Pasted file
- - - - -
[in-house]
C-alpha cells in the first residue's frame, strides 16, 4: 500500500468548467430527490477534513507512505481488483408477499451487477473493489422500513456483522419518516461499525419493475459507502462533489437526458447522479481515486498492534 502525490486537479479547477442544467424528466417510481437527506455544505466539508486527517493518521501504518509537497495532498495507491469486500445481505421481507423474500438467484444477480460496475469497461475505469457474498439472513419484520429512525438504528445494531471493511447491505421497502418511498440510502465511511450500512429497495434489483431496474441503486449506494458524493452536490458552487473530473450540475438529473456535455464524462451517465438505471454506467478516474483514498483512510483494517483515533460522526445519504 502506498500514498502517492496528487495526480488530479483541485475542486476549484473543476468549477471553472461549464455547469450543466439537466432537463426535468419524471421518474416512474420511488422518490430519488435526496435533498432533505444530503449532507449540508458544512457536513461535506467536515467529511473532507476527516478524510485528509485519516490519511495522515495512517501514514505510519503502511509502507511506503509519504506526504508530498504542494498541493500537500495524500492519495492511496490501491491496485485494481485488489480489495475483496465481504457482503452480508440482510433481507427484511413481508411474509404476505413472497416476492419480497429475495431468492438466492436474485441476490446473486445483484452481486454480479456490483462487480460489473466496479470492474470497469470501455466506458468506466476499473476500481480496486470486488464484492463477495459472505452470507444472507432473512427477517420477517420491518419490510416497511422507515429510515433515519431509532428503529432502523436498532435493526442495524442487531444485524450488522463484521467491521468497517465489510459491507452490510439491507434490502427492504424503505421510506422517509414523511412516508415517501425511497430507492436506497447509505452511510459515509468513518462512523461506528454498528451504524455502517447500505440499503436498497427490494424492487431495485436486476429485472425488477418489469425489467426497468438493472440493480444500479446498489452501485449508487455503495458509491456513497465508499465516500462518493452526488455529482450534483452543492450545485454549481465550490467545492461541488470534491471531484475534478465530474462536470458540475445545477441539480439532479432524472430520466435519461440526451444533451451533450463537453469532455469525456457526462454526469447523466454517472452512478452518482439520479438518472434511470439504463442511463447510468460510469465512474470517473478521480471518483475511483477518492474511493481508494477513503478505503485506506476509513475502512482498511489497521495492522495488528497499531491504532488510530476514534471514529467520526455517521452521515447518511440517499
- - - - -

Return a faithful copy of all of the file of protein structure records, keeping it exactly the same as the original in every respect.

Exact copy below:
[in-house]
C-alpha cells in the first residue's frame, strides 16, 4: 500500500468548467430527490477534513507512505481488483408477499451487477473493489422500513456483522419518516461499525419493475459507502462533489437526458447522479481515486498492534 502525490486537479479547477442544467424528466417510481437527506455544505466539508486527517493518521501504518509537497495532498495507491469486500445481505421481507423474500438467484444477480460496475469497461475505469457474498439472513419484520429512525438504528445494531471493511447491505421497502418511498440510502465511511450500512429497495434489483431496474441503486449506494458524493452536490458552487473530473450540475438529473456535455464524462451517465438505471454506467478516474483514498483512510483494517483515533460522526445519504 502506498500514498502517492496528487495526480488530479483541485475542486476549484473543476468549477471553472461549464455547469450543466439537466432537463426535468419524471421518474416512474420511488422518490430519488435526496435533498432533505444530503449532507449540508458544512457536513461535506467536515467529511473532507476527516478524510485528509485519516490519511495522515495512517501514514505510519503502511509502507511506503509519504506526504508530498504542494498541493500537500495524500492519495492511496490501491491496485485494481485488489480489495475483496465481504457482503452480508440482510433481507427484511413481508411474509404476505413472497416476492419480497429475495431468492438466492436474485441476490446473486445483484452481486454480479456490483462487480460489473466496479470492474470497469470501455466506458468506466476499473476500481480496486470486488464484492463477495459472505452470507444472507432473512427477517420477517420491518419490510416497511422507515429510515433515519431509532428503529432502523436498532435493526442495524442487531444485524450488522463484521467491521468497517465489510459491507452490510439491507434490502427492504424503505421510506422517509414523511412516508415517501425511497430507492436506497447509505452511510459515509468513518462512523461506528454498528451504524455502517447500505440499503436498497427490494424492487431495485436486476429485472425488477418489469425489467426497468438493472440493480444500479446498489452501485449508487455503495458509491456513497465508499465516500462518493452526488455529482450534483452543492450545485454549481465550490467545492461541488470534491471531484475534478465530474462536470458540475445545477441539480439532479432524472430520466435519461440526451444533451451533450463537453469532455469525456457526462454526469447523466454517472452512478452518482439520479438518472434511470439504463442511463447510468460510469465512474470517473478521480471518483475511483477518492474511493481508494477513503478505503485506506476509513475502512482498511489497521495492522495488528497499531491504532488510530476514534471514529467520526455517521452521515447518511440517499